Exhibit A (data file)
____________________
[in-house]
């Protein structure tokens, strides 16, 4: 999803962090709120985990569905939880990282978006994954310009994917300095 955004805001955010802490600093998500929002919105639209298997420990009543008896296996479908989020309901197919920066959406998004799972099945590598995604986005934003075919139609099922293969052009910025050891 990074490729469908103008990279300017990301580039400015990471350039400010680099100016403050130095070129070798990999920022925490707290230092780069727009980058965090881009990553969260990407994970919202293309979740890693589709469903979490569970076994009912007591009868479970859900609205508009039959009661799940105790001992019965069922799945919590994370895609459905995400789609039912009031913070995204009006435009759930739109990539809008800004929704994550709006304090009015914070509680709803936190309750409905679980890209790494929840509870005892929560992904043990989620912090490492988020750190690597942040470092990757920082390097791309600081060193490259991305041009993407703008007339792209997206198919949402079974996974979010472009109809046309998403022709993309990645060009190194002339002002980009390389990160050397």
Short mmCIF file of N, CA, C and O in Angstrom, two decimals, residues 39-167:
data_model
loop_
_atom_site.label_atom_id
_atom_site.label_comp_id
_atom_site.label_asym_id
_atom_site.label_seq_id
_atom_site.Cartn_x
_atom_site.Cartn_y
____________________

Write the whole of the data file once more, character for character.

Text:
[in-house]
């Protein structure tokens, strides 16, 4: 999803962090709120985990569905939880990282978006994954310009994917300095 955004805001955010802490600093998500929002919105639209298997420990009543008896296996479908989020309901197919920066959406998004799972099945590598995604986005934003075919139609099922293969052009910025050891 990074490729469908103008990279300017990301580039400015990471350039400010680099100016403050130095070129070798990999920022925490707290230092780069727009980058965090881009990553969260990407994970919202293309979740890693589709469903979490569970076994009912007591009868479970859900609205508009039959009661799940105790001992019965069922799945919590994370895609459905995400789609039912009031913070995204009006435009759930739109990539809008800004929704994550709006304090009015914070509680709803936190309750409905679980890209790494929840509870005892929560992904043990989620912090490492988020750190690597942040470092990757920082390097791309600081060193490259991305041009993407703008007339792209997206198919949402079974996974979010472009109809046309998403022709993309990645060009190194002339002002980009390389990160050397």
Short mmCIF file of N, CA, C and O in Angstrom, two decimals, residues 39-167:
data_model
loop_
_atom_site.label_atom_id
_atom_site.label_comp_id
_atom_site.label_asym_id
_atom_site.label_seq_id
_atom_site.Cartn_x
_atom_site.Cartn_y